This map operates as usual on a remote machine (ie ${host} not equal to ${rhost}). On the machine where the filesystem is stored (ie ${host} equal to ${rhost}), Amd will construct a local filesystem mount point which corresponds to the name of the locally mounted UFS partition. If Amd is started with the -r option then instead of attempting an NFS mount, Amd will simply inherit the UFS mount (see section Inheritance Filesystem (`inherit')). If -r is not used then a loopback NFS mount will be made. This type of mount is known to cause a deadlock on many systems.

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11.3 Architecture Sharing

Often a filesystem will be shared by machines of different architectures. Separate trees can be maintained for the executable images for each architecture, but it may be more convenient to have a shared tree, with distinct subdirectories.

A shared tree might have the following structure on the fileserver (called `fserver' in the example):


In this example, the subdirectories of `local/tex/bin' should be hidden when accessed via the automount point (conventionally `/vol'). A mount-map for `/vol' to achieve this would look like:

/defaults   sublink:=${/key};rhost:=fserver;type:=link
tex         type:=auto;fs:=${map};pref:=${key}/
tex/fonts   host!=fserver;type:=nfs;rfs:=/vol/tex \
tex/lib     host!=fserver;type:=nfs;rfs:=/vol/tex \
tex/bin     -sublink:=${/key}/${arch} \
            host!=fserver;type:=nfs;rfs:=/vol/tex \

When `/vol/tex/bin' is referenced, the current machine architecture is automatically appended to the path by the ${sublink} variable. This means that users can have `/vol/tex/bin' in their `PATH' without concern for architecture dependencies.

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11.4 Wildcard Names & Replicated Servers

By using the wildcard facility, Amd can overlay an existing directory with additional entries. The system files are usually mounted under `/usr'. If instead, Amd is mounted on `/usr', additional names can be overlayed to augment or replace names in the "master" `/usr'. A map to do this would have the form:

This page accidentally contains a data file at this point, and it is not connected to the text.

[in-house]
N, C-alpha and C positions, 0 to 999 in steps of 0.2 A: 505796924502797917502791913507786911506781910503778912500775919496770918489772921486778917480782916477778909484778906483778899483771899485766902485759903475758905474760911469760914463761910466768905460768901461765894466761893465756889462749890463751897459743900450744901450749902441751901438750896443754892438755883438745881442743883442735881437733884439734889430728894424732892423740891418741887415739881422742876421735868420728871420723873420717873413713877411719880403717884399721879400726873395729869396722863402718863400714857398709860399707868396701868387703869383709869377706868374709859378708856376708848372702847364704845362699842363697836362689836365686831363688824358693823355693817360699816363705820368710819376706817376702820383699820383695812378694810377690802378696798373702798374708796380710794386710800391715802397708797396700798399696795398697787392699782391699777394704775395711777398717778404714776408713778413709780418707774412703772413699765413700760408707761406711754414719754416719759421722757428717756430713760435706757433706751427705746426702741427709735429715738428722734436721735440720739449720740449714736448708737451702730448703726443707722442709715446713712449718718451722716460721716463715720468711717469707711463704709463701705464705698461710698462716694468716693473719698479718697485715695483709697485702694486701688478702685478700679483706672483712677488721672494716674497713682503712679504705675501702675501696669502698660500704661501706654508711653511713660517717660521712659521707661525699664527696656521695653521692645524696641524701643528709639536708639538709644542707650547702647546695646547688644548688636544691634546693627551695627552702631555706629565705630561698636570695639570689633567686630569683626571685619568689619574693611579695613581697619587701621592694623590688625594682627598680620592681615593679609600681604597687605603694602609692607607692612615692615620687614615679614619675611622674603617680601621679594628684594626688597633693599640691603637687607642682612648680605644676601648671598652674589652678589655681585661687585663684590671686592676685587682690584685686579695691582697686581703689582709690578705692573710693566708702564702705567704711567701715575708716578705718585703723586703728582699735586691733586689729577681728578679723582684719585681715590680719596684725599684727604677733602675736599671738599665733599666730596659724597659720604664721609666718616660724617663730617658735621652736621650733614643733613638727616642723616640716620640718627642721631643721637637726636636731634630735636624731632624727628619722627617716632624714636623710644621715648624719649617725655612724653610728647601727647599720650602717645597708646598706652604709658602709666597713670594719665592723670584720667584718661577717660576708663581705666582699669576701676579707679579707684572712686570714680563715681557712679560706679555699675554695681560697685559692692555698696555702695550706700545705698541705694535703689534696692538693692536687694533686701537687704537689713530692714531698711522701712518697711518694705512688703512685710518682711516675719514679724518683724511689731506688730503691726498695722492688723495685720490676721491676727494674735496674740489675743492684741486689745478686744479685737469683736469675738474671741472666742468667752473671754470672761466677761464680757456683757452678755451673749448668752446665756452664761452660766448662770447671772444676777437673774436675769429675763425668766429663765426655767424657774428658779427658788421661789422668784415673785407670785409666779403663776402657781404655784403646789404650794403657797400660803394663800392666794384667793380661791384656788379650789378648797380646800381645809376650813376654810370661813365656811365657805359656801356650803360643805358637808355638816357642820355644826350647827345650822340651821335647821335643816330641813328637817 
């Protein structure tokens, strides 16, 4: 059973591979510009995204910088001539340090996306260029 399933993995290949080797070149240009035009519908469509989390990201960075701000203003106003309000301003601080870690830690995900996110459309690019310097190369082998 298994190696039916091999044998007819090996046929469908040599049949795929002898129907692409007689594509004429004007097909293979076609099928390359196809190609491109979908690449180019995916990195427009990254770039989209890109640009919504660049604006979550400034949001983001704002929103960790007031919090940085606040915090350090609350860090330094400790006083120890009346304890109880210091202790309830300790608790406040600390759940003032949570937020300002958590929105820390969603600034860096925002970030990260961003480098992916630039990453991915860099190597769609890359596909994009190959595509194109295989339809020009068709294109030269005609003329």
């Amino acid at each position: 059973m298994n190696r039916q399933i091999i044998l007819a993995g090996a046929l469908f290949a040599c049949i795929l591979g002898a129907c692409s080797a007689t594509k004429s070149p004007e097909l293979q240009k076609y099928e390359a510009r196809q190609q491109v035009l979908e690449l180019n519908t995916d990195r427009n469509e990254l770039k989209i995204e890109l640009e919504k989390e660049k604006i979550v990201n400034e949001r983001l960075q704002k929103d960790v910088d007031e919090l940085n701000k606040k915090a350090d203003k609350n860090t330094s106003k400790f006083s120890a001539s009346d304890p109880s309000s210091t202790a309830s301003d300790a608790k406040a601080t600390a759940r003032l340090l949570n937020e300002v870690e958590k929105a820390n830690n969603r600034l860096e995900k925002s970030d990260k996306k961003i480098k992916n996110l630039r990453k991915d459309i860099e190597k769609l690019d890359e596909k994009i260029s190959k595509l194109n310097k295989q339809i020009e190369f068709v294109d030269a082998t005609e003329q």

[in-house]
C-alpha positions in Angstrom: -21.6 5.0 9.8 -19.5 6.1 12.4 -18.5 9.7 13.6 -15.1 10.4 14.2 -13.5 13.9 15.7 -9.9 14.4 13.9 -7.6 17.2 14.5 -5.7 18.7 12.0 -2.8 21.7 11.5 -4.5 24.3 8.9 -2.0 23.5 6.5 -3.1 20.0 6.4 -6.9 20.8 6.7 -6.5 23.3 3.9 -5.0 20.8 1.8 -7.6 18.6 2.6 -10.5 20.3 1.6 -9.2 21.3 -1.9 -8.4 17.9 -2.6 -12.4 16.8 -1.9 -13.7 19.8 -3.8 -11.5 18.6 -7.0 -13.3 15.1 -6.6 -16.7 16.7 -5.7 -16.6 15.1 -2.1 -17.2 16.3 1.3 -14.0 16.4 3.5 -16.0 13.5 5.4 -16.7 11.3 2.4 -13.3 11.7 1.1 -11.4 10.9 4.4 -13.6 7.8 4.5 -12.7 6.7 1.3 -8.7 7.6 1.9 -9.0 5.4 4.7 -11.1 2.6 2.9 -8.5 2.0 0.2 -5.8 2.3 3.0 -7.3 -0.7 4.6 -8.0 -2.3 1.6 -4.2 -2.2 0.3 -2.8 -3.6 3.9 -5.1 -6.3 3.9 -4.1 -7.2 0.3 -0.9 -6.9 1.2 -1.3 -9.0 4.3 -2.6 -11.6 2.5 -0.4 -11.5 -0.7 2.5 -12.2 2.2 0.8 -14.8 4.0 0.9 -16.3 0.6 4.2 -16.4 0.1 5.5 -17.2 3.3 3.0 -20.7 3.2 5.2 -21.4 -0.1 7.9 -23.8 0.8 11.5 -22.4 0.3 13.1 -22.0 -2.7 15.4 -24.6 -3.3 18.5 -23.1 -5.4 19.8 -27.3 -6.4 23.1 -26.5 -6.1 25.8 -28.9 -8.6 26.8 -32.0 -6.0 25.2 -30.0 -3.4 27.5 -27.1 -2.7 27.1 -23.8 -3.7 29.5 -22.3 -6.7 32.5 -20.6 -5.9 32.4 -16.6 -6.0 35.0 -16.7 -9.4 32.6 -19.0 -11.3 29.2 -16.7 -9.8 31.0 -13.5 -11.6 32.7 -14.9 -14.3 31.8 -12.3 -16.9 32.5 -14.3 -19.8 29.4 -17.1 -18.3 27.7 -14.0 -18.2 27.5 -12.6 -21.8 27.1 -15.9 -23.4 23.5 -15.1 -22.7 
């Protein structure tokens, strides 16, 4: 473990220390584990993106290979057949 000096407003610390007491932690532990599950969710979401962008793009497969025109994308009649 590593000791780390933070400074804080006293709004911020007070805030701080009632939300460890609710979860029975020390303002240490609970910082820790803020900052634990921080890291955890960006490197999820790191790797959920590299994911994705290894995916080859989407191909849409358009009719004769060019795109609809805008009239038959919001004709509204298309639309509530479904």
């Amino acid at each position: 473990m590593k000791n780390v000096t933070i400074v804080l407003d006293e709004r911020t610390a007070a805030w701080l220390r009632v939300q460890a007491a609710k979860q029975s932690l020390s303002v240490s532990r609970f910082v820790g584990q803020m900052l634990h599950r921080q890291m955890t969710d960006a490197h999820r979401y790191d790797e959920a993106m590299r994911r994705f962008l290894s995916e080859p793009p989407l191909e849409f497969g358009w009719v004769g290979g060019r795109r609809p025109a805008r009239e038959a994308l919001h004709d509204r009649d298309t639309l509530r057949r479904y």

local  type:=auto;fs:=local-map
share  type:=auto;fs:=share-map
*      -type:=nfs;rfs:=/export/exec/${arch};sublink:="${key}" \
        rhost:=fserv1  rhost:=fserv2  rhost:=fserv3

Note that the assignment to ${sublink} is surrounded by double quotes to prevent the incoming key from causing the map to be misinterpreted. This map has the effect of directing any access to `/usr/local' or `/usr/share' to another automount point.

In this example, it is assumed that the `/usr' files are replicated on three fileservers: `fserv1', `fserv2' and `fserv3'. For any references other than to `local' and `share' one of the servers is used and a symbolic link to ${autodir}/${rhost}/export/exec/${arch}/whatever is returned once an appropriate filesystem has been mounted.

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11.5 `rwho' servers

The `/usr/spool/rwho' directory is a good candidate for automounting. For efficiency reasons it is best to capture the rwho data on a small number of machines and then mount that information onto a large number of clients. The data written into the rwho files is byte order dependent so only servers with the correct byte ordering can be used by a client:

/defaults         type:=nfs
usr/spool/rwho    -byte==little;rfs:=/usr/spool/rwho \
                      rhost:=vaxA  rhost:=vaxB \
                  || -rfs:=/usr/spool/rwho \
                      rhost:=sun4  rhost:=hp300

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11.6 `/vol'

`/vol' is used as a catch-all for volumes which do not have other conventional names.

Below is part of the `/vol' map for the domain `doc.ic.ac.uk'. The `r+d' tree is used for new or experimental software that needs to be available everywhere without installing it on all the fileservers. Users wishing to try out the new software then simply include `/vol/r+d/{bin,ucb}' in their path.

The main tree resides on one host `gould.doc.ic.ac.uk', which has different `bin', `etc', `lib' and `ucb' sub-directories for each machine architecture. For example, `/vol/r+d/bin' for a Sun-4 would be stored in the sub-directory `bin/sun4' of the filesystem `/usr/r+d'. When it was accessed a symbolic link pointing to `/a/gould/usr/r+d/bin/sun4' would be returned.

/defaults    type:=nfs;opts:=rw,grpid,nosuid,intr,soft
wp           -opts:=rw,grpid,nosuid;rhost:=charm \
             host==charm;type:=link;fs:=/usr/local/wp \
src          -opts:=rw,grpid,nosuid;rhost:=charm \
             host==charm;type:=link;fs:=/usr/src \
r+d          type:=auto;fs:=${map};pref:=r+d/
# per architecture bin,etc,lib&ucb...
r+d/bin      rhost:=gould.doc.ic.ac.uk;rfs:=/usr/r+d;sublink:=${/key}/${arch}
r+d/etc      rhost:=gould.doc.ic.ac.uk;rfs:=/usr/r+d;sublink:=${/key}/${arch}
r+d/include  rhost:=gould.doc.ic.ac.uk;rfs:=/usr/r+d;sublink:=${/key}
r+d/lib      rhost:=gould.doc.ic.ac.uk;rfs:=/usr/r+d;sublink:=${/key}/${arch}